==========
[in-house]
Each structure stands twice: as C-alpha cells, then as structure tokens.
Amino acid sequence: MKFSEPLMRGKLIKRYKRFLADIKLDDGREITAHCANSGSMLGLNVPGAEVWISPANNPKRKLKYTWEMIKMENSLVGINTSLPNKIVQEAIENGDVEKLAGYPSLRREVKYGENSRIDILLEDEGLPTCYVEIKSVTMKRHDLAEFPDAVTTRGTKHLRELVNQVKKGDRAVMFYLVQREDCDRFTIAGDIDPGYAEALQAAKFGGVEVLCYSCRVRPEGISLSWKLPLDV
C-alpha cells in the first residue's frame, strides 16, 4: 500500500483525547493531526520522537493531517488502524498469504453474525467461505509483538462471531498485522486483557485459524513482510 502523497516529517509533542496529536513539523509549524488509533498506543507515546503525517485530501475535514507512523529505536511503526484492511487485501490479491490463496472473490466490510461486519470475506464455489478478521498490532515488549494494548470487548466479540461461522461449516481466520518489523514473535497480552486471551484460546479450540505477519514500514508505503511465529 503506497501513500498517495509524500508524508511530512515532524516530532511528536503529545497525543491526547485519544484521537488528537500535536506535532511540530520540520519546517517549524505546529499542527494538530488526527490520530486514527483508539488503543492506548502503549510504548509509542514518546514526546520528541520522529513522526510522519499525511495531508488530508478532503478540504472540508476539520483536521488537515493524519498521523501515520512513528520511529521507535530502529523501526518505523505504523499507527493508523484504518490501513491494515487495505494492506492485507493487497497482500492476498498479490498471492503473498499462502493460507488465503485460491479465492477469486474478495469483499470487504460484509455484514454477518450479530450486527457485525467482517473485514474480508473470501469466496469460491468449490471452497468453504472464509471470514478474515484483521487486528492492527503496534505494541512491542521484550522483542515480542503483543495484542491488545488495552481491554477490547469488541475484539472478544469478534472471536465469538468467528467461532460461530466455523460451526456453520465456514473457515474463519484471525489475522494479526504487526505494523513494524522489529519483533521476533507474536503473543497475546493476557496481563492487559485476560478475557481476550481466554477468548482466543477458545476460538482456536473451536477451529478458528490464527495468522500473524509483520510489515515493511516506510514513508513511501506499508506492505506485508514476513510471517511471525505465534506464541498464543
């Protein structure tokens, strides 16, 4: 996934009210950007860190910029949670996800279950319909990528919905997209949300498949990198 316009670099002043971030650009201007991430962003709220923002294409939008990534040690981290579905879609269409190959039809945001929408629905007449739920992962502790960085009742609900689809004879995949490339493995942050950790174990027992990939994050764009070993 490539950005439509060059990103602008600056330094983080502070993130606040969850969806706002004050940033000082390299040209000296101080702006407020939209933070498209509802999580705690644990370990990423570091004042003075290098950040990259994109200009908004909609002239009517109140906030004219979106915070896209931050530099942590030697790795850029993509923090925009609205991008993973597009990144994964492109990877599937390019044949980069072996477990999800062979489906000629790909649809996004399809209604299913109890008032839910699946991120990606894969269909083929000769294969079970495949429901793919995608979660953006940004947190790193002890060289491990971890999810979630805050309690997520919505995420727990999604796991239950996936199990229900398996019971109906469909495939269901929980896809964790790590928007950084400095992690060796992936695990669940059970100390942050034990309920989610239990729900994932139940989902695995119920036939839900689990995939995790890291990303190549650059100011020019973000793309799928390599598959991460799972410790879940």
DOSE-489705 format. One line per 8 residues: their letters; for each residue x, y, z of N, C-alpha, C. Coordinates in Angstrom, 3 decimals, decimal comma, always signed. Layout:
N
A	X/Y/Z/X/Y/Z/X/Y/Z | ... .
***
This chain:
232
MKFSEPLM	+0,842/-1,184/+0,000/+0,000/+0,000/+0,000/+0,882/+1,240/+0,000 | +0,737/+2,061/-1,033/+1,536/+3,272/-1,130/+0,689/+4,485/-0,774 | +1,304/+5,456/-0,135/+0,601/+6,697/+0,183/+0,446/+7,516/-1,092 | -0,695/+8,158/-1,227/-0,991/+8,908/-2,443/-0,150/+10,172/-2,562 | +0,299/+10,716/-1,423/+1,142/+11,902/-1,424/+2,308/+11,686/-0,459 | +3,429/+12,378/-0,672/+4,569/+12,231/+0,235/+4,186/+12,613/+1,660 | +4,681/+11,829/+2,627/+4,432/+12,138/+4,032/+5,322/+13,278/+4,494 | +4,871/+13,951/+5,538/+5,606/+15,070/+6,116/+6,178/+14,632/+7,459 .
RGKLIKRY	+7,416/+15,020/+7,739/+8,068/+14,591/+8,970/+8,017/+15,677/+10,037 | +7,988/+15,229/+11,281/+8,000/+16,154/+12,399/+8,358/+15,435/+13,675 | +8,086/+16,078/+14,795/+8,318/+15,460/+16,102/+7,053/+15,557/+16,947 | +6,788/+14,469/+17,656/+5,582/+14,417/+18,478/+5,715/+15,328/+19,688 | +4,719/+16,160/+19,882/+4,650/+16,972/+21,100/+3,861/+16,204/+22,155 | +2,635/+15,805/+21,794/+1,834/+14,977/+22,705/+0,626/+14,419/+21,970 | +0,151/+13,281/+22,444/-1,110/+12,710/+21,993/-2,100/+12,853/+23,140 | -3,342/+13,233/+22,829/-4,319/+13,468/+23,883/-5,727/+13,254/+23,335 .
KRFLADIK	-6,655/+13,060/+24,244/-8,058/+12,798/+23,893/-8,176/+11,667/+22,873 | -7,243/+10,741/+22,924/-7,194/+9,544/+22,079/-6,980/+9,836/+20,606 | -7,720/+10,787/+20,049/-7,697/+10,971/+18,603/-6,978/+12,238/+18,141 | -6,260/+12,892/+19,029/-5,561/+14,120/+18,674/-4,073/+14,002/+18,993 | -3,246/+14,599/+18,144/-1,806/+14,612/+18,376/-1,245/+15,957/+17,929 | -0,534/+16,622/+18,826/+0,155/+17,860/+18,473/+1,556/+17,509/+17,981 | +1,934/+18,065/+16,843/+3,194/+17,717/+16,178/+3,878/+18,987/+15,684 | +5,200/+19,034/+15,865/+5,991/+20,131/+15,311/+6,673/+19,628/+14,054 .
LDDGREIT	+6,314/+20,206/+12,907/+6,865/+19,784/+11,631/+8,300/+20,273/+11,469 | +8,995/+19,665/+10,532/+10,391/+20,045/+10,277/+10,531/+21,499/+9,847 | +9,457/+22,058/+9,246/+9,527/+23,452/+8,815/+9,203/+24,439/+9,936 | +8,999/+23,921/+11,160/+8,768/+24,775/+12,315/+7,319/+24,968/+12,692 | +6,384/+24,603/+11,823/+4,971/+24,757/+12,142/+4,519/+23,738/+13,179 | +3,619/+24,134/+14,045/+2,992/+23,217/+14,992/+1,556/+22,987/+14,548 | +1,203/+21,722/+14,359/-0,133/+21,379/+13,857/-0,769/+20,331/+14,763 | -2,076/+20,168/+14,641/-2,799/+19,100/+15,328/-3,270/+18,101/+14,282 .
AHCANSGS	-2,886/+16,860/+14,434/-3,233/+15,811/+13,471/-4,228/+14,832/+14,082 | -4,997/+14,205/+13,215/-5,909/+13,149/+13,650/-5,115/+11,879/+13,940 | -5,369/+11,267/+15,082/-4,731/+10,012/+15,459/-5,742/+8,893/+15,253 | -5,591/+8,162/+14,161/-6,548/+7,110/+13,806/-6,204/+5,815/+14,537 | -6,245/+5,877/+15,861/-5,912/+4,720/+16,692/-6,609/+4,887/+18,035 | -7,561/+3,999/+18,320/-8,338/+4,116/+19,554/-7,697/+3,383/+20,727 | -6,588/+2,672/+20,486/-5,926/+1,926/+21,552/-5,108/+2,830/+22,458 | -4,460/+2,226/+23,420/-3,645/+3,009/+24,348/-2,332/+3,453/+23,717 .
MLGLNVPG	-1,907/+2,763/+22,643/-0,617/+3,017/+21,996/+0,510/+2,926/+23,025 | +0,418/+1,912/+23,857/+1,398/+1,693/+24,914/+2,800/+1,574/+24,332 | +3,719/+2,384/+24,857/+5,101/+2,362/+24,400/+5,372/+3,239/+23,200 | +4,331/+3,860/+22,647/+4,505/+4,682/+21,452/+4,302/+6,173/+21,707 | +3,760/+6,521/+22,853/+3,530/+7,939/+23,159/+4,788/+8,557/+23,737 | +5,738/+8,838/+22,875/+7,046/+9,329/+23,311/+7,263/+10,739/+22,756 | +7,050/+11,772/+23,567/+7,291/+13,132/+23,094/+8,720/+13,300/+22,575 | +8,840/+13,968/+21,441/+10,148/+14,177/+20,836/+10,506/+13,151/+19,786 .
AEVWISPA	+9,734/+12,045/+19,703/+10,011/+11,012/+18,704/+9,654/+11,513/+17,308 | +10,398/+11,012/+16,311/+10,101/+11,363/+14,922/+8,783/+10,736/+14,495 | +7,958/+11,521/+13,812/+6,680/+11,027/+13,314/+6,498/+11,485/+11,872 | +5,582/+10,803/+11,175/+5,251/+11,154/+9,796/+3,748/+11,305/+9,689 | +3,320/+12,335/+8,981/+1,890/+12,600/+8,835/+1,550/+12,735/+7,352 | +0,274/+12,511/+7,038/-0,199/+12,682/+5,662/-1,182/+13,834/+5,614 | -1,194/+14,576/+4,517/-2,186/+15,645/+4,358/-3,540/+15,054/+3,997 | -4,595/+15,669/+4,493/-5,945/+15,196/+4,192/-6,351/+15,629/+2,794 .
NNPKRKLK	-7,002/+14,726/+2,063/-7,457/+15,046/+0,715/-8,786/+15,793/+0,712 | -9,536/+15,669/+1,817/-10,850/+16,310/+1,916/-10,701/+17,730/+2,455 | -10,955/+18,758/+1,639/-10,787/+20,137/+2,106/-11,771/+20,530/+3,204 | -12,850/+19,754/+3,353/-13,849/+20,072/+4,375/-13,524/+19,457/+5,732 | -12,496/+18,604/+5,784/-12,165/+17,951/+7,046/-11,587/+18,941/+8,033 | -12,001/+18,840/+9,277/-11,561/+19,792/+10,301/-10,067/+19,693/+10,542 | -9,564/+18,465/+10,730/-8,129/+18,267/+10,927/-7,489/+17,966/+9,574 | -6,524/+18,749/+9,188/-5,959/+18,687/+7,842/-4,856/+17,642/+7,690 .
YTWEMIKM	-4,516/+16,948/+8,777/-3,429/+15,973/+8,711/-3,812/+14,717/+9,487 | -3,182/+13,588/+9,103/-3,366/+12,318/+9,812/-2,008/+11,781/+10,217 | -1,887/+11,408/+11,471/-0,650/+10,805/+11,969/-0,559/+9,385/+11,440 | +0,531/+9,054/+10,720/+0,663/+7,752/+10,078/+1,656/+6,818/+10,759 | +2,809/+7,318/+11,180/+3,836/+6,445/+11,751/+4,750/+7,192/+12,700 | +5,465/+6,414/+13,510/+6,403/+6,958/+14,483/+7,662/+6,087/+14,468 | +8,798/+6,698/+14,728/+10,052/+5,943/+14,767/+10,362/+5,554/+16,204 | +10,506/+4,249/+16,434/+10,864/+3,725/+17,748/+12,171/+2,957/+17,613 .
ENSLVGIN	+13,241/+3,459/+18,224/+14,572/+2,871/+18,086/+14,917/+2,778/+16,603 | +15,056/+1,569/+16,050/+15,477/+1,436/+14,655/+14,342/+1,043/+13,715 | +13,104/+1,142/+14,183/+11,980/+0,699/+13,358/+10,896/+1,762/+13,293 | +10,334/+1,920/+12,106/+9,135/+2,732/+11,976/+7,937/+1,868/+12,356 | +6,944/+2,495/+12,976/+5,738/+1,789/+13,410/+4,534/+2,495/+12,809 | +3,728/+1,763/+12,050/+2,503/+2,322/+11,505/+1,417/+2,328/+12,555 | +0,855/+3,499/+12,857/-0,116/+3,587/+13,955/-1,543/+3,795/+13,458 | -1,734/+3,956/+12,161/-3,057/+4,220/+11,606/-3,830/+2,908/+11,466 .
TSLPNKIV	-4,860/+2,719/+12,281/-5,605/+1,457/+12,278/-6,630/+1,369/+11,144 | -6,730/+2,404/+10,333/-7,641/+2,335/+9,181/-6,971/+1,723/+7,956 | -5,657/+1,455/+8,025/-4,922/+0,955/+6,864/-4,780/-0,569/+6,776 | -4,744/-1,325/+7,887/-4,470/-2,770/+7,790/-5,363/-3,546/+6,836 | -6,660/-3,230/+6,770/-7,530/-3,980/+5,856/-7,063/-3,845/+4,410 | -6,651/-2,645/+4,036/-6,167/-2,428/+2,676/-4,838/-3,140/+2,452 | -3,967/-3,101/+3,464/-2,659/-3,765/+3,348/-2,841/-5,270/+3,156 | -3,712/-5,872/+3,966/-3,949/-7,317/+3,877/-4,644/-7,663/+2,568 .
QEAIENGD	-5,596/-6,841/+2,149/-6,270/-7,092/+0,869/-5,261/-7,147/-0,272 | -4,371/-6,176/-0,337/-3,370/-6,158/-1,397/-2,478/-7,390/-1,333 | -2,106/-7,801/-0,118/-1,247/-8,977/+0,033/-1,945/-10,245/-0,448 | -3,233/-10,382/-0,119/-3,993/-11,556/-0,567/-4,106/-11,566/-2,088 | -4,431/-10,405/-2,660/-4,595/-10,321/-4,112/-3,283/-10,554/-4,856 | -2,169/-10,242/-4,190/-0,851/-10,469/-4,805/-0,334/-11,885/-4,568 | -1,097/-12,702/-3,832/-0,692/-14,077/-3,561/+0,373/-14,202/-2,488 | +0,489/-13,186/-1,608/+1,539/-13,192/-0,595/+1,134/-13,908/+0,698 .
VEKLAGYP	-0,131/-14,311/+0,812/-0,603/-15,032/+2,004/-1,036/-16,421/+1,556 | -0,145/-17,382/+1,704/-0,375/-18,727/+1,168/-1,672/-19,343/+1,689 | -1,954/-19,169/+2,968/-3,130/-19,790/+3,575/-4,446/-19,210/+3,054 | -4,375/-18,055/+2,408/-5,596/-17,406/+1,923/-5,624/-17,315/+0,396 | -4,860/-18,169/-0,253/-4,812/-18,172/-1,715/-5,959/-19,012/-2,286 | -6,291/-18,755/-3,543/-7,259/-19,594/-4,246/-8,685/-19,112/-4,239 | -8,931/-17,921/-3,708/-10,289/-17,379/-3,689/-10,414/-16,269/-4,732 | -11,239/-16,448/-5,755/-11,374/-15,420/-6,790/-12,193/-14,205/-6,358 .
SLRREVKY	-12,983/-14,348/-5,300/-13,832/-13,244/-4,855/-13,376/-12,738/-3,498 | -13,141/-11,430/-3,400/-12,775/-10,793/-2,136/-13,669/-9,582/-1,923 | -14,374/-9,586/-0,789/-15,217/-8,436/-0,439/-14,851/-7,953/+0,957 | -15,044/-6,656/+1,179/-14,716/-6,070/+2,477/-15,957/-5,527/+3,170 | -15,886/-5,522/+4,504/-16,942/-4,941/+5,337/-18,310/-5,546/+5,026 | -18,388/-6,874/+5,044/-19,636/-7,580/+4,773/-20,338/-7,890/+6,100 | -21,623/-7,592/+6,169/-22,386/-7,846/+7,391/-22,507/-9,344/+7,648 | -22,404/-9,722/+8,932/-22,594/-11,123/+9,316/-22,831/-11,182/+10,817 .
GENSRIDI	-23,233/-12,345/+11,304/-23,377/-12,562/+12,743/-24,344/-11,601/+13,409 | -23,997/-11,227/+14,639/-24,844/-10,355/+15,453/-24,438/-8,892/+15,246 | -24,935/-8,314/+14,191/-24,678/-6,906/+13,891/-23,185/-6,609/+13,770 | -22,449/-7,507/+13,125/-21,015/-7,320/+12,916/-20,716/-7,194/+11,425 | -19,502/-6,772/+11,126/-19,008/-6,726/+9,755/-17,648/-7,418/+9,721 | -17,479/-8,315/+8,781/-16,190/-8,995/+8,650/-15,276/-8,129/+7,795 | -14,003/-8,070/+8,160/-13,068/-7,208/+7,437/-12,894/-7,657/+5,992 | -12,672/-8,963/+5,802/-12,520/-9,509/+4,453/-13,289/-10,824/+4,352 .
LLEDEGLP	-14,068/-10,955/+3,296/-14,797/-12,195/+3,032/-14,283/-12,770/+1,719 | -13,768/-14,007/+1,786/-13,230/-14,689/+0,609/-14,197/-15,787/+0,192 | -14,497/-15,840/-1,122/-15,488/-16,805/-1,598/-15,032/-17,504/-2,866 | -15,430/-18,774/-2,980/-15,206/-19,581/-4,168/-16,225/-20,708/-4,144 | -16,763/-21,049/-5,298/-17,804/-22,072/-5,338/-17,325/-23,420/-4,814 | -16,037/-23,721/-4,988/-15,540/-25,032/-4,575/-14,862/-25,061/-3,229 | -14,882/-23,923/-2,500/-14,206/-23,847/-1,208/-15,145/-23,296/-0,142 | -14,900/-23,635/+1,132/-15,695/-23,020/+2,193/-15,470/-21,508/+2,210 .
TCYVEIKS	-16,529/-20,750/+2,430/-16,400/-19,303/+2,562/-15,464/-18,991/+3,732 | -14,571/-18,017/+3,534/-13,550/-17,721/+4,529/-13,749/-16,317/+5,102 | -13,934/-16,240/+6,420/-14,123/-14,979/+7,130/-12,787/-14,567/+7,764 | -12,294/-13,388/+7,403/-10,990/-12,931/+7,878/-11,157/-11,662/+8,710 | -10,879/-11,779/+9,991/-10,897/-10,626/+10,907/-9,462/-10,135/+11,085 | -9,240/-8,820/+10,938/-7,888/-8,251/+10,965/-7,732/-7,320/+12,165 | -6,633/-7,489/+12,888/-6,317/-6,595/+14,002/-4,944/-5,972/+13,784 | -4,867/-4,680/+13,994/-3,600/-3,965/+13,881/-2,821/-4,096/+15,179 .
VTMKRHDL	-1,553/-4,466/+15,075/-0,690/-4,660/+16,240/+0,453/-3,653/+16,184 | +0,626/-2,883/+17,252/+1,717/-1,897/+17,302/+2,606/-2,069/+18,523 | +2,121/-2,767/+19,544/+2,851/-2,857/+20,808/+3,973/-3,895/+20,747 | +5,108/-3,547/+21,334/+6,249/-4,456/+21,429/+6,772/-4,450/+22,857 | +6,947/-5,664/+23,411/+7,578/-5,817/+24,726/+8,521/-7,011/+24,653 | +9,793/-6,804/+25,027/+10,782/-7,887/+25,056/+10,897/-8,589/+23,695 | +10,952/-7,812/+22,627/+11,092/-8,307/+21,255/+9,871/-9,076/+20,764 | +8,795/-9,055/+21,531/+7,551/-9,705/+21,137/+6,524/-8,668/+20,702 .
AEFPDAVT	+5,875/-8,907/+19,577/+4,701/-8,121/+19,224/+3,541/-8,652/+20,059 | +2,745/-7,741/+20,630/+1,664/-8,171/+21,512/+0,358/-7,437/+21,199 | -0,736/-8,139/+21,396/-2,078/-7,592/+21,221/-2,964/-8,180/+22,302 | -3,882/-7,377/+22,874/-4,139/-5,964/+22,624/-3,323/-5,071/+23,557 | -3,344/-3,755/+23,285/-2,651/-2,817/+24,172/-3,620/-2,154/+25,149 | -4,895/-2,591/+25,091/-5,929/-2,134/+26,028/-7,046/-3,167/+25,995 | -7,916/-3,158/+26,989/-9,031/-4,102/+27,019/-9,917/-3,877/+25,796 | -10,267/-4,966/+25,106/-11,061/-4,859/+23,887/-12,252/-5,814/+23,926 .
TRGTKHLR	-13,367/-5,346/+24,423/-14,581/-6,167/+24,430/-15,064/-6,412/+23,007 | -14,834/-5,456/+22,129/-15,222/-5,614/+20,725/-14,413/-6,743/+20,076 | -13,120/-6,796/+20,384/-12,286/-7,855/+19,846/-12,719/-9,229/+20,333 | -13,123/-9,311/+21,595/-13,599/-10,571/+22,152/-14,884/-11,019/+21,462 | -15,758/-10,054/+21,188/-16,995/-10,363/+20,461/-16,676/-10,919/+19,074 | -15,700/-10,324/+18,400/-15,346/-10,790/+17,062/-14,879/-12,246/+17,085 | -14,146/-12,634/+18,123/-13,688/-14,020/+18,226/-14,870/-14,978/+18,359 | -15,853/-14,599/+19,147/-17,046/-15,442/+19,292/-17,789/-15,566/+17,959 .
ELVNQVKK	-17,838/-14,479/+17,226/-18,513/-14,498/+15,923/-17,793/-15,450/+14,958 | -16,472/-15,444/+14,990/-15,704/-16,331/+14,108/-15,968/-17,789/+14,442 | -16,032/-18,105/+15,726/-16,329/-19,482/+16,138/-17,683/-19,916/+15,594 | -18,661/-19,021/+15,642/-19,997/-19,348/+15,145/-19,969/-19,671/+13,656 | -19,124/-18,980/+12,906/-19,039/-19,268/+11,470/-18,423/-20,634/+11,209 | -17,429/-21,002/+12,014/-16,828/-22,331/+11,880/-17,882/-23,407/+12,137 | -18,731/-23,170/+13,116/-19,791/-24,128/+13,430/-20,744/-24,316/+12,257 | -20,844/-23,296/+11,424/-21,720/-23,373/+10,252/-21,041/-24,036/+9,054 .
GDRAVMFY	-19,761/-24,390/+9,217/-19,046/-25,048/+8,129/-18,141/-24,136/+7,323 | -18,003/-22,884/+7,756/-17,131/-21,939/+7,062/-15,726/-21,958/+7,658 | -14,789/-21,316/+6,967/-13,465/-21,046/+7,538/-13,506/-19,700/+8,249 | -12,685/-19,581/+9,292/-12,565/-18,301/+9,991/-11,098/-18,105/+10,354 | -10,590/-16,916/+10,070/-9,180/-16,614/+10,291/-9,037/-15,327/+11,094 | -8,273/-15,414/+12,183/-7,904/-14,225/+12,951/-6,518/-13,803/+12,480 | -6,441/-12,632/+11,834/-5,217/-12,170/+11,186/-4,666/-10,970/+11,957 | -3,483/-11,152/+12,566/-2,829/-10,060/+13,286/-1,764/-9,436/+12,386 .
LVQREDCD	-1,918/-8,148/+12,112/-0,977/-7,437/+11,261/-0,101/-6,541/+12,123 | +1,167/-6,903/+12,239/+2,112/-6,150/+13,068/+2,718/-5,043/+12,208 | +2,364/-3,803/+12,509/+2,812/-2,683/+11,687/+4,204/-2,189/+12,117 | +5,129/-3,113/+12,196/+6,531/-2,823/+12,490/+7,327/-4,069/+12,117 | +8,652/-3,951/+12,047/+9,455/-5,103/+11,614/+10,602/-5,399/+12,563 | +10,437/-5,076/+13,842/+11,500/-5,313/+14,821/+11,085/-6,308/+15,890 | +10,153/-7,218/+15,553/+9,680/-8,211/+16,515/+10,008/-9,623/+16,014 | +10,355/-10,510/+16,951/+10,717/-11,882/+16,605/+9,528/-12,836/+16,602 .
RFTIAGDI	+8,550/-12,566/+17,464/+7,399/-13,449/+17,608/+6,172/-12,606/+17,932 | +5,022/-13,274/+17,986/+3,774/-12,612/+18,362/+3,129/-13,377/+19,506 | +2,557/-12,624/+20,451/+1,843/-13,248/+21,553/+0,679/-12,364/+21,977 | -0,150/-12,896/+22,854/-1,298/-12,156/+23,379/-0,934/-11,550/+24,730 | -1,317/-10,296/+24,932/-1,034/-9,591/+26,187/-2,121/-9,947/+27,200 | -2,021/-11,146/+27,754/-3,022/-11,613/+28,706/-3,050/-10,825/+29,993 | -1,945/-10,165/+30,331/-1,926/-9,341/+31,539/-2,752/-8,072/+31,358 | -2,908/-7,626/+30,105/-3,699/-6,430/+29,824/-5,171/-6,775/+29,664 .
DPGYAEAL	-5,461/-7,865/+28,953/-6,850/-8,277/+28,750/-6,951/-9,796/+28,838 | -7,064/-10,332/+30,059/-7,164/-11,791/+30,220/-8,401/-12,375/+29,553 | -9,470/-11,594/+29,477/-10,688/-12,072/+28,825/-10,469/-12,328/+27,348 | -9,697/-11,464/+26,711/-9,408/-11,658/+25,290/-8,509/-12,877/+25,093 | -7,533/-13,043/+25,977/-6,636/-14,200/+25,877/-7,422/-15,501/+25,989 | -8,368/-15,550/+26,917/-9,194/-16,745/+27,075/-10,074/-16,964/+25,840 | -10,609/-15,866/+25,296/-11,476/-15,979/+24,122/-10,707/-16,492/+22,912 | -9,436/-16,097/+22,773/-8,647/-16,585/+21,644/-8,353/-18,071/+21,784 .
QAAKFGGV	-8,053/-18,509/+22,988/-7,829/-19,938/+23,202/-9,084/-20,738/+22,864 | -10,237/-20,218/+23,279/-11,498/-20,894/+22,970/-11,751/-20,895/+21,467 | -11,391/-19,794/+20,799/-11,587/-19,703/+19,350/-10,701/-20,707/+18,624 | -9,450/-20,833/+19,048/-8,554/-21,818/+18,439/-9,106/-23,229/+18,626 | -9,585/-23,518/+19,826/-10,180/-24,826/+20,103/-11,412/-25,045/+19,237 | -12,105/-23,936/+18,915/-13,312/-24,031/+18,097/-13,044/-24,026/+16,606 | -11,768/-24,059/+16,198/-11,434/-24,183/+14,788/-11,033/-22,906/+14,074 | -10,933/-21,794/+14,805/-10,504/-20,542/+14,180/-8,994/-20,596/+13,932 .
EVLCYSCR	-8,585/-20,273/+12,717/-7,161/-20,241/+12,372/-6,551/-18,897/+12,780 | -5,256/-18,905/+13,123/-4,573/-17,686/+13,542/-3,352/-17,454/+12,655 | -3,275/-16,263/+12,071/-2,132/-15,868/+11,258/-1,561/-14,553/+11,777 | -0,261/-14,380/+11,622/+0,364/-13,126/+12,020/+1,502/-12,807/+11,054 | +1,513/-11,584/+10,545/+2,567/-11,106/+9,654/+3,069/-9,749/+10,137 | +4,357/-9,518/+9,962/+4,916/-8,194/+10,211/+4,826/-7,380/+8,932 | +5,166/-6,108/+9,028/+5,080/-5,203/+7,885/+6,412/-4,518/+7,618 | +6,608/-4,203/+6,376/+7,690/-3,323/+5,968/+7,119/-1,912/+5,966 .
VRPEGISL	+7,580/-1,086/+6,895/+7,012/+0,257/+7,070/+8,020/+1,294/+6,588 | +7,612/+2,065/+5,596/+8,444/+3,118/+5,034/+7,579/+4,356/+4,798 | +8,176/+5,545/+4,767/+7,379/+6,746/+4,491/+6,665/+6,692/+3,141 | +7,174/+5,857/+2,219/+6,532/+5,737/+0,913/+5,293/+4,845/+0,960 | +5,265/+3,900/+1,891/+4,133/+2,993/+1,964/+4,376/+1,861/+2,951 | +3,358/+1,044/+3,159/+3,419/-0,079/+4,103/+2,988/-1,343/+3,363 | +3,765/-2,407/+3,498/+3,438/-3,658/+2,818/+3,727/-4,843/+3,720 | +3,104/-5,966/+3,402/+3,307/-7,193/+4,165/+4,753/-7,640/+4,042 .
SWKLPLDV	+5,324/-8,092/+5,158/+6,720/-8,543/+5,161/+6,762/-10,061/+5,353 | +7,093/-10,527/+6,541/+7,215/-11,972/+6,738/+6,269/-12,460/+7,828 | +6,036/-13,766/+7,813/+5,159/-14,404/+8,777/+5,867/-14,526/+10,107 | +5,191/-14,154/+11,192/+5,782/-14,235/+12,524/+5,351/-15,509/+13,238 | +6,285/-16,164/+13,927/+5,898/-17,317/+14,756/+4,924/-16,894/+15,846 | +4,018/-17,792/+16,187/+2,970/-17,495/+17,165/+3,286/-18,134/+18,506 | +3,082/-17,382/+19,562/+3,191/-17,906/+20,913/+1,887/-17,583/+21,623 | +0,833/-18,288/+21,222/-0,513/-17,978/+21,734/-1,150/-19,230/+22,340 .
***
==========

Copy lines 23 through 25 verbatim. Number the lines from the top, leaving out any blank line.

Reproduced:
QEAIENGD	-5,596/-6,841/+2,149/-6,270/-7,092/+0,869/-5,261/-7,147/-0,272 | -4,371/-6,176/-0,337/-3,370/-6,158/-1,397/-2,478/-7,390/-1,333 | -2,106/-7,801/-0,118/-1,247/-8,977/+0,033/-1,945/-10,245/-0,448 | -3,233/-10,382/-0,119/-3,993/-11,556/-0,567/-4,106/-11,566/-2,088 | -4,431/-10,405/-2,660/-4,595/-10,321/-4,112/-3,283/-10,554/-4,856 | -2,169/-10,242/-4,190/-0,851/-10,469/-4,805/-0,334/-11,885/-4,568 | -1,097/-12,702/-3,832/-0,692/-14,077/-3,561/+0,373/-14,202/-2,488 | +0,489/-13,186/-1,608/+1,539/-13,192/-0,595/+1,134/-13,908/+0,698 .
VEKLAGYP	-0,131/-14,311/+0,812/-0,603/-15,032/+2,004/-1,036/-16,421/+1,556 | -0,145/-17,382/+1,704/-0,375/-18,727/+1,168/-1,672/-19,343/+1,689 | -1,954/-19,169/+2,968/-3,130/-19,790/+3,575/-4,446/-19,210/+3,054 | -4,375/-18,055/+2,408/-5,596/-17,406/+1,923/-5,624/-17,315/+0,396 | -4,860/-18,169/-0,253/-4,812/-18,172/-1,715/-5,959/-19,012/-2,286 | -6,291/-18,755/-3,543/-7,259/-19,594/-4,246/-8,685/-19,112/-4,239 | -8,931/-17,921/-3,708/-10,289/-17,379/-3,689/-10,414/-16,269/-4,732 | -11,239/-16,448/-5,755/-11,374/-15,420/-6,790/-12,193/-14,205/-6,358 .
SLRREVKY	-12,983/-14,348/-5,300/-13,832/-13,244/-4,855/-13,376/-12,738/-3,498 | -13,141/-11,430/-3,400/-12,775/-10,793/-2,136/-13,669/-9,582/-1,923 | -14,374/-9,586/-0,789/-15,217/-8,436/-0,439/-14,851/-7,953/+0,957 | -15,044/-6,656/+1,179/-14,716/-6,070/+2,477/-15,957/-5,527/+3,170 | -15,886/-5,522/+4,504/-16,942/-4,941/+5,337/-18,310/-5,546/+5,026 | -18,388/-6,874/+5,044/-19,636/-7,580/+4,773/-20,338/-7,890/+6,100 | -21,623/-7,592/+6,169/-22,386/-7,846/+7,391/-22,507/-9,344/+7,648 | -22,404/-9,722/+8,932/-22,594/-11,123/+9,316/-22,831/-11,182/+10,817 .